Different countries share their experience with coal-generated energy at CSE's coal conference
Coal will be the king of energy generation and large thermal power units will provide the best solution with modern technologies, according to experts speaking at the first session of the International Conference on “Coal-Based Power” organised by Delhi-based non-profit Centre for Science and Environment (CSE).
Agung Wicaksono, vice chairperson of the Indonesian government's Project Management Office for the 35-GW expansion, said that the focus is on the energy mix by bringing 50 per cent from coal by 2035 and 25 per cent each from renewable energy and natural gas. For cleaner energy, the country will need to use super critical technology which requires a shift to larger thermal power units. But Indonesia has only small thermal power units as of now, he said.
Chinese expert Alvin Lin said that coal has played a dominant but recently decreasing role in China’s energy supply. It has decreased from 75 per cent of primary energy in 1995 to 64 per cent in 2015. In his view, there was a rapid increase in use of coal from 2001 to 2013 because of rapid economic growth—with average GDP growth of 10.5 per cent from 2001 to 2011—focused on heavy industry, exports, infrastructure and real estate. A slowdown in economic growth brought down coal use in 2014 and 2015. He said that China aims to reduce coal use to 62 per cent by 2020.
In his view, China’s coal power plants have been increasing in size and efficiency and now, 78.2 per cent of thermal power plants are 300 MW and above. Emissions have also fallen more rapidly with stricter thermal power plant emissions standards implemented in 2012, he added.
Regarding air pollution, Alvin said that coal consumption contributes to 62 per cent of China’s primary PM2.5 emissions, 93 per cent of SO2 emissions, and 70 per cent of NOx emissions. Reducing coal consumption is key for reaching 2020 and 2030 air quality goals.
Saliem Fakir from South Africa said that the quality of coal is deteriorating because better coal gets exported to other countries, creating a technological challenge. “There is 60 billion dollars worth of coal reserves in South Africa. The challenge is not locating where the coal is but building sufficient infrastructure and inviting companies to invest in it,” he said, naming other challenges like the increasing cost of building super quality plants because of delay. But he added, “We don’t feel the need for building new thermal power plants because the focus has shifted to nuclear and renewable energy. It seems like we have reached the peak.”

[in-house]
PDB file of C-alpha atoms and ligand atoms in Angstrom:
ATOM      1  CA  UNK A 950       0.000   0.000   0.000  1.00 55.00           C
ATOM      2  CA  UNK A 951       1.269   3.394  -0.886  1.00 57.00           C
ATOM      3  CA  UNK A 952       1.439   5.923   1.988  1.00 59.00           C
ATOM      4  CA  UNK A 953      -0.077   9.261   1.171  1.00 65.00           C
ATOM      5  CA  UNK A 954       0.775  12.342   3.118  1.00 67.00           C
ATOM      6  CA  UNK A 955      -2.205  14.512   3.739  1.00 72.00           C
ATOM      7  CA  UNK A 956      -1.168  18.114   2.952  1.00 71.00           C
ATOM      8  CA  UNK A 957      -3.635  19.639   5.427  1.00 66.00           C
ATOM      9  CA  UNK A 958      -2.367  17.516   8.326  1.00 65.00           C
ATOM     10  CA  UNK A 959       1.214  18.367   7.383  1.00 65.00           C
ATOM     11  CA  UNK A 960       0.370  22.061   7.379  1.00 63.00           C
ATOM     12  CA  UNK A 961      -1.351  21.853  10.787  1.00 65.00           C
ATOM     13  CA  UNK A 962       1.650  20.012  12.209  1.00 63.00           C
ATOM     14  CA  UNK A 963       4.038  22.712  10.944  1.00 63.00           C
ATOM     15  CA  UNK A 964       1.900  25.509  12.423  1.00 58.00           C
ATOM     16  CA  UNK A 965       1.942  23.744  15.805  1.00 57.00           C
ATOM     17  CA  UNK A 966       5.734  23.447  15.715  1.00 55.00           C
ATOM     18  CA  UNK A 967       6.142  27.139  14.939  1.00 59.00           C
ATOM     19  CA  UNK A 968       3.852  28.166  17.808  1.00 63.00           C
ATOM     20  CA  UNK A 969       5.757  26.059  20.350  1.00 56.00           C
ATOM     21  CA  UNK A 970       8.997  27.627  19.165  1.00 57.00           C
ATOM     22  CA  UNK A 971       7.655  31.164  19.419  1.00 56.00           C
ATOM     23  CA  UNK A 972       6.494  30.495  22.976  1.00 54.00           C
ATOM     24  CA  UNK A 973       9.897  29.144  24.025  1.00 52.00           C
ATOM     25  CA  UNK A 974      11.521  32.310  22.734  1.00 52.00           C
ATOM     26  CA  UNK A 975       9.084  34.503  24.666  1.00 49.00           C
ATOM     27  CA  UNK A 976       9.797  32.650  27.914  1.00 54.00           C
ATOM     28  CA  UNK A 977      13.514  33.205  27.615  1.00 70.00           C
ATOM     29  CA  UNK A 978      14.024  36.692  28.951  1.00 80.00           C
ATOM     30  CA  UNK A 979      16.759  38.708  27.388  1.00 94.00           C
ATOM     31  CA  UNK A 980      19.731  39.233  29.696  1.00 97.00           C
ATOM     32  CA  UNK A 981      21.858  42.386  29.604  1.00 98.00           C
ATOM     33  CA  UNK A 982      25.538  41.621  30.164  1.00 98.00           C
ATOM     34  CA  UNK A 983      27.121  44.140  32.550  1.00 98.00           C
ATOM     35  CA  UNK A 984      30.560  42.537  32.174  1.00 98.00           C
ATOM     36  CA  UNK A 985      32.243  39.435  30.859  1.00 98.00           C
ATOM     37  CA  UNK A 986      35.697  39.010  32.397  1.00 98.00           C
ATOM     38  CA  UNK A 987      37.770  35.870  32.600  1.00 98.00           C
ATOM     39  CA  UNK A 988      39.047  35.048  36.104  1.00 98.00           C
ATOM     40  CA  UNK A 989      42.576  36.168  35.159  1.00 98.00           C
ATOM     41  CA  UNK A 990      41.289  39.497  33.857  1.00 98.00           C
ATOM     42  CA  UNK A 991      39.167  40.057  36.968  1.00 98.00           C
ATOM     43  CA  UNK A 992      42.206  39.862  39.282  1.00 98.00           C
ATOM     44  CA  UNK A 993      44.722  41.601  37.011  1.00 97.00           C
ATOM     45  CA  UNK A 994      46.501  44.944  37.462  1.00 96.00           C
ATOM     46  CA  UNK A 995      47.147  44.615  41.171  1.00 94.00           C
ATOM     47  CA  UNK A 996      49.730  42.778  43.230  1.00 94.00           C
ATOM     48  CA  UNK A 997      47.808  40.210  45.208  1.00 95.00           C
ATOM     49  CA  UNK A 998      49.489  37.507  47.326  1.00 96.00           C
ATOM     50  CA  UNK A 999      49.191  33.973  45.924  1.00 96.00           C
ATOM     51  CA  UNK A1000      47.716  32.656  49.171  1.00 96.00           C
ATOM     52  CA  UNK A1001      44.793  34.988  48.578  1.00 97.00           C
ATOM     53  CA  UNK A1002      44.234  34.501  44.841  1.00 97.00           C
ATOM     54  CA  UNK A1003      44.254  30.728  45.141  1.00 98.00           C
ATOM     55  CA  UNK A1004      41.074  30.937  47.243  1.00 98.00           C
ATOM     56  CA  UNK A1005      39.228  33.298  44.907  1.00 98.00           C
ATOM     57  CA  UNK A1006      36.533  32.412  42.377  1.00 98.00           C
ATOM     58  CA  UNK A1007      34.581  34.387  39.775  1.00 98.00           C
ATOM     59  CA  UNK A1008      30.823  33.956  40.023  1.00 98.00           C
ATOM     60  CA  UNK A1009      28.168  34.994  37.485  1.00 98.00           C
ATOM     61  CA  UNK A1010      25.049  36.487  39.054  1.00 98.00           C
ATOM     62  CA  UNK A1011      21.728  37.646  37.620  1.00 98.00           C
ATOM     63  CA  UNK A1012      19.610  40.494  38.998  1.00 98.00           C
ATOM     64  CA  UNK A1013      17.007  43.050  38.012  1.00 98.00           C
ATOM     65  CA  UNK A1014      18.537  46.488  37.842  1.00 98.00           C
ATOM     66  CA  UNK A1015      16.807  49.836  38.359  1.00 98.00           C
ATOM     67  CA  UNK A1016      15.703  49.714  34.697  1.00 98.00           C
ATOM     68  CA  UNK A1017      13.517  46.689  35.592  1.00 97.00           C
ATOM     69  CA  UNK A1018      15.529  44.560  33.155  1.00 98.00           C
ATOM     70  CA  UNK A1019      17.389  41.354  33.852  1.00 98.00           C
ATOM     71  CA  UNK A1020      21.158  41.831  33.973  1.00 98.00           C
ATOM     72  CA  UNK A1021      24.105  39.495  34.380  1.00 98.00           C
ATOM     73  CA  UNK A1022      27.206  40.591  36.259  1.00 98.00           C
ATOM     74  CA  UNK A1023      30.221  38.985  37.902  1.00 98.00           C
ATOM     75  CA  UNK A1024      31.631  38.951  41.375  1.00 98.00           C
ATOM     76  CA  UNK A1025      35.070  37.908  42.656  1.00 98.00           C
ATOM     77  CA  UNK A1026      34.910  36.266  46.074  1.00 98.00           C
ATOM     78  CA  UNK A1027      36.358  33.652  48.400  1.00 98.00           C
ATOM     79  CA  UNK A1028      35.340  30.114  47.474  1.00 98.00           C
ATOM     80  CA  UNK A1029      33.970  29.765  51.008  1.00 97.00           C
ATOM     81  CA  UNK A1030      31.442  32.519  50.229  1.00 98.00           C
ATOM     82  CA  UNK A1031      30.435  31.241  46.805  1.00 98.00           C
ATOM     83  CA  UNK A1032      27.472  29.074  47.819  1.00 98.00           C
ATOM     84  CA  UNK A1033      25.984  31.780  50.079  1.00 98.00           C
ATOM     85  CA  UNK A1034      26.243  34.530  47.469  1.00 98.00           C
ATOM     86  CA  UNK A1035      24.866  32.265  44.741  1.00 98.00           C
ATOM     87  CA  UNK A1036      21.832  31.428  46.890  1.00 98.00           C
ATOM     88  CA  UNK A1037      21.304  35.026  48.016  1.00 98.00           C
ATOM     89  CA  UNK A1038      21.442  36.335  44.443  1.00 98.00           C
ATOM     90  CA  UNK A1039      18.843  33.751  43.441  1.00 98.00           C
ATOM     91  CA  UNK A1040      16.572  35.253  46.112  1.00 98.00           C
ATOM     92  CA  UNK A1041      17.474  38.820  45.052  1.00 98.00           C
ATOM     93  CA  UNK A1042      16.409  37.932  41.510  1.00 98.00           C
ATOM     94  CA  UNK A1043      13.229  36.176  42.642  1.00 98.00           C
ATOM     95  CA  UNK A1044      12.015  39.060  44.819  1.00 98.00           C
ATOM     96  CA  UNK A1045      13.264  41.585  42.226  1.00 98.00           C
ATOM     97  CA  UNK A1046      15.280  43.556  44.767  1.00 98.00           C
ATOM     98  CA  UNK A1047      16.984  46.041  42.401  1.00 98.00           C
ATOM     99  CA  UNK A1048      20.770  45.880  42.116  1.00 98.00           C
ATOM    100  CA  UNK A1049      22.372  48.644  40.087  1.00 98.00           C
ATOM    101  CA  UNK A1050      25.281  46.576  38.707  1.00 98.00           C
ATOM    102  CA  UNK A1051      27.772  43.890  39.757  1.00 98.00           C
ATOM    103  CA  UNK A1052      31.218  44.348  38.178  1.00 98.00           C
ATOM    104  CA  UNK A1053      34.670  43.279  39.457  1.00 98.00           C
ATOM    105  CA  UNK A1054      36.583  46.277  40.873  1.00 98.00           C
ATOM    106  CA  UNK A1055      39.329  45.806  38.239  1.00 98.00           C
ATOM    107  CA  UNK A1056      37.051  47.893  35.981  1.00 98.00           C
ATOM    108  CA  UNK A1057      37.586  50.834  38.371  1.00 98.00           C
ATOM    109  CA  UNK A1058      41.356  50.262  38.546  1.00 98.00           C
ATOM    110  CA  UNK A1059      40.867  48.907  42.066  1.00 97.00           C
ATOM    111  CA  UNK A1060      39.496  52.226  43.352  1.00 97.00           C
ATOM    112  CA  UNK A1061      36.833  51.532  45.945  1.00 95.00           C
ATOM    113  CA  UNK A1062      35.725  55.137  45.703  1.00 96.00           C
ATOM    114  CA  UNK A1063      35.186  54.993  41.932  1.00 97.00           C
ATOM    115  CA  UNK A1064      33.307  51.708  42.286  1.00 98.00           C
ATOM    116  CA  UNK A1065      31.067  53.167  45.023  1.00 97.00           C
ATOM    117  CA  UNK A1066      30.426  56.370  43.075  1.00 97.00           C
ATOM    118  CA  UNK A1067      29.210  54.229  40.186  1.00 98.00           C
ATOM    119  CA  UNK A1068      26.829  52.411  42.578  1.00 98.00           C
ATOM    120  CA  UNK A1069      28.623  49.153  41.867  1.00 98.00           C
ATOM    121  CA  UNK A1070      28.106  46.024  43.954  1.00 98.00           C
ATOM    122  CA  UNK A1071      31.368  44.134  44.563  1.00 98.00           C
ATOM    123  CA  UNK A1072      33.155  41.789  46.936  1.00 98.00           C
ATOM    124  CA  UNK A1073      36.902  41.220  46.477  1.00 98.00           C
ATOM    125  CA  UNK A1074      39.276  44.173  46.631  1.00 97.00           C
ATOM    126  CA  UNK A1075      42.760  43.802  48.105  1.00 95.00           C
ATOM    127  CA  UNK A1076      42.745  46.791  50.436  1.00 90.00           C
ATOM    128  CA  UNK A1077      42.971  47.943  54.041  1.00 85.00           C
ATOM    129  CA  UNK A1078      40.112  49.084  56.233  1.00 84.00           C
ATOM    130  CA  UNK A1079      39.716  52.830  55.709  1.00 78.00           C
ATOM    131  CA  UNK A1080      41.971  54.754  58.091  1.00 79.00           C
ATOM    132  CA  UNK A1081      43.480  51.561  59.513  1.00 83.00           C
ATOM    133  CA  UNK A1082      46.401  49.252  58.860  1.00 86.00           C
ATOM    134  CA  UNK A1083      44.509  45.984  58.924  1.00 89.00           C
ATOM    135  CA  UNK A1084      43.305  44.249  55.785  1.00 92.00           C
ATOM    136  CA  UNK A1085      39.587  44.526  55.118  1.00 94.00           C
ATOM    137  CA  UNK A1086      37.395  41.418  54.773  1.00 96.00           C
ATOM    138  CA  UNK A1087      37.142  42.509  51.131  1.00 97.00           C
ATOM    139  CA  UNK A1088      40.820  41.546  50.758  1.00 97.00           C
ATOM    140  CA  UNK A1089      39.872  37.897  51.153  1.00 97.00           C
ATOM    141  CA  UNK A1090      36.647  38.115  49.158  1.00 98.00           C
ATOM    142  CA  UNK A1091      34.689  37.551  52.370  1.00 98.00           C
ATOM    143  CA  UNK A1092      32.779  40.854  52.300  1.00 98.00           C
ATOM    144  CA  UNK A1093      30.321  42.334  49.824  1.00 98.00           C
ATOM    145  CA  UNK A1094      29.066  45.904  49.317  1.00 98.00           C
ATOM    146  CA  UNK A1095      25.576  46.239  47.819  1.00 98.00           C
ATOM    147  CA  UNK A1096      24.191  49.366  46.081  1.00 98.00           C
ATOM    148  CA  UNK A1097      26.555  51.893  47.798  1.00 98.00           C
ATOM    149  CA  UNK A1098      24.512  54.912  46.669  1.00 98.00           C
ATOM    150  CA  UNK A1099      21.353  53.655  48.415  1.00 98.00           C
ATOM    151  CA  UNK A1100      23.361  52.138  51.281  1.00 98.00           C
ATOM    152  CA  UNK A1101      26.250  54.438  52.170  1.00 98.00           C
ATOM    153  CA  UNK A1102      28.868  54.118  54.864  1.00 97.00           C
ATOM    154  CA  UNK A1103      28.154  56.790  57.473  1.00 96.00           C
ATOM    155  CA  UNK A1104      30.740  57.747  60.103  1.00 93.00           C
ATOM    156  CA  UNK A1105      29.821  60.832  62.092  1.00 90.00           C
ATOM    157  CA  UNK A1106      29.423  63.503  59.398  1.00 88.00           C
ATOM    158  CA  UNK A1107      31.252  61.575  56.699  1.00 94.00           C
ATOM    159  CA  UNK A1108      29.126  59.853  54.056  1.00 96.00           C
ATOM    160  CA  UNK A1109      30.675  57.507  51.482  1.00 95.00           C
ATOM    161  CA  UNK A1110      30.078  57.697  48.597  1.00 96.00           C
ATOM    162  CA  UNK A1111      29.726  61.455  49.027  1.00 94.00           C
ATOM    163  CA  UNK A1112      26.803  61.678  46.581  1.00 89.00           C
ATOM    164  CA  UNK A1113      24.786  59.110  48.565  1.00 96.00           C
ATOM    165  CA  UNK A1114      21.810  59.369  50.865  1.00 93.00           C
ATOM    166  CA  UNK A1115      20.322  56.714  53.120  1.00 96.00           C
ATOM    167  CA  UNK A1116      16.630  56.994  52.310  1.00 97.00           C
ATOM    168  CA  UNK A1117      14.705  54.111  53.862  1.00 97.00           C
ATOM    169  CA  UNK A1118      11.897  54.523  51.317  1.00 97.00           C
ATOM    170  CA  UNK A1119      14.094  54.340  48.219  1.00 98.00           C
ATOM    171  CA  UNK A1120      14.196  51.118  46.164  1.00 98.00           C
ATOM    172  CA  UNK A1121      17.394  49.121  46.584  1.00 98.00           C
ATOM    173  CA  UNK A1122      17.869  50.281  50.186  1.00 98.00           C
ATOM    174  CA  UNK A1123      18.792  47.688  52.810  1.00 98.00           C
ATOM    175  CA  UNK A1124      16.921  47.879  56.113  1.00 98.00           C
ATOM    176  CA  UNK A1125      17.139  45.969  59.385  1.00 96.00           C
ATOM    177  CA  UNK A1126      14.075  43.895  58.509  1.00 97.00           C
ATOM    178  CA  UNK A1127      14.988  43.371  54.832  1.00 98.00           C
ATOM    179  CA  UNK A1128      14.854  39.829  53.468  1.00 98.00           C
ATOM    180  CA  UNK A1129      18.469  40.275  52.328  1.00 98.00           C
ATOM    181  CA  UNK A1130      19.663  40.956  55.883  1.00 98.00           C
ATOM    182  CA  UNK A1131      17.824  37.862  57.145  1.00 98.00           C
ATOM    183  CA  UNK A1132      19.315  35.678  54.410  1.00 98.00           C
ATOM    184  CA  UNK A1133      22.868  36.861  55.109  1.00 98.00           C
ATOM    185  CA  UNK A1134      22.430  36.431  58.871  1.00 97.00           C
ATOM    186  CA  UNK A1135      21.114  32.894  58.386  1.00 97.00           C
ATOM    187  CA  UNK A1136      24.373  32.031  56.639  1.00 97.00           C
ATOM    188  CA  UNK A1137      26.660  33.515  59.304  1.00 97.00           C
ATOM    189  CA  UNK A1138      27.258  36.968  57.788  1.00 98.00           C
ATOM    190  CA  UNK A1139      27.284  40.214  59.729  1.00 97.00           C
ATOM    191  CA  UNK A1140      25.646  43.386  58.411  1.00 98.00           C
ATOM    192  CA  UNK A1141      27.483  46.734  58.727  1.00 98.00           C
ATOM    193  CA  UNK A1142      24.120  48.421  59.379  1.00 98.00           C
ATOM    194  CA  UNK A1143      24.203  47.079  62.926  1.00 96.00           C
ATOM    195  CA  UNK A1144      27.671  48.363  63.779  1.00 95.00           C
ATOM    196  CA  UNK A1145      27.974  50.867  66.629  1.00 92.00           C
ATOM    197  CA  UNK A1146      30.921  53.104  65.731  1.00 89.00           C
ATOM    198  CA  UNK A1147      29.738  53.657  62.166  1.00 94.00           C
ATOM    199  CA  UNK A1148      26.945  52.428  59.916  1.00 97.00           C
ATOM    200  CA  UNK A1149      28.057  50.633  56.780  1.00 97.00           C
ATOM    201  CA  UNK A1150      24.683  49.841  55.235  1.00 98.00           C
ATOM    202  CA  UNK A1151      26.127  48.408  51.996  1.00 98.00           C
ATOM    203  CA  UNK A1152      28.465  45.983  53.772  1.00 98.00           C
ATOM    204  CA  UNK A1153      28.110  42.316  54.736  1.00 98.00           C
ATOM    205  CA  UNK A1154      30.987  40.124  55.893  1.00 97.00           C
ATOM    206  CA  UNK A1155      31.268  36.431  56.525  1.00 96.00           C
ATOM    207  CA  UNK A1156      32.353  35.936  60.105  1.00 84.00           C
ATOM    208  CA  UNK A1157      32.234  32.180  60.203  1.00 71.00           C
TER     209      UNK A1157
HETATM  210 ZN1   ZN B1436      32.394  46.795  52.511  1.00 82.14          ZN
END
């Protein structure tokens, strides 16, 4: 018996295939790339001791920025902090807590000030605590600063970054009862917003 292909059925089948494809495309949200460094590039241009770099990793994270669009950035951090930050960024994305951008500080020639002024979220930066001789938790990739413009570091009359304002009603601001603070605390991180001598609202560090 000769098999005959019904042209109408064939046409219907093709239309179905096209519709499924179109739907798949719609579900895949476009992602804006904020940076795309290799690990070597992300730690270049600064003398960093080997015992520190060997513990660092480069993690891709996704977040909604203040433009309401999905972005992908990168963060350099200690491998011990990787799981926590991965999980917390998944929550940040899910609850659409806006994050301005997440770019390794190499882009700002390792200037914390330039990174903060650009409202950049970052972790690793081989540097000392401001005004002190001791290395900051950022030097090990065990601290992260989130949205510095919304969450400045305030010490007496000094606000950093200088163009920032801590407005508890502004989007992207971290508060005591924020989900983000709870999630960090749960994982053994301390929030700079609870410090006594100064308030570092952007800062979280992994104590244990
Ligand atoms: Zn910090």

CSE Director General Sunita Narain said that while coal is cheap in India, a large section of the population is still energy deprived. Shantanu Dixit, expert from Pune-based energy group Prayas, added that 50 per cent of the total population of the country is consuming less than 500 kwh per year. He highlighted the fact that India’s energy imports as a percentage of the GDP are higher than that of many other countries. India does not have sufficient energy resources and the country is heavily dependent on imports.
In 2013, the share of coal was 44 per cent. Most studies predict a major role for coal in the energy mix until 2030 despite polices regarding sustainability.
Highlighting the role of coal, Dixit said that the current installed power capacity is somewhere around 150,000 MW. In the last 10 years, the capacity has doubled and the coming 15-20 years will see a further doubling of capacity to meet our energy needs. He added that while coal-generated energy is losing its charm with the recent bids for solar energy touching record low levels, coal will remain king but with a shrinking empire.
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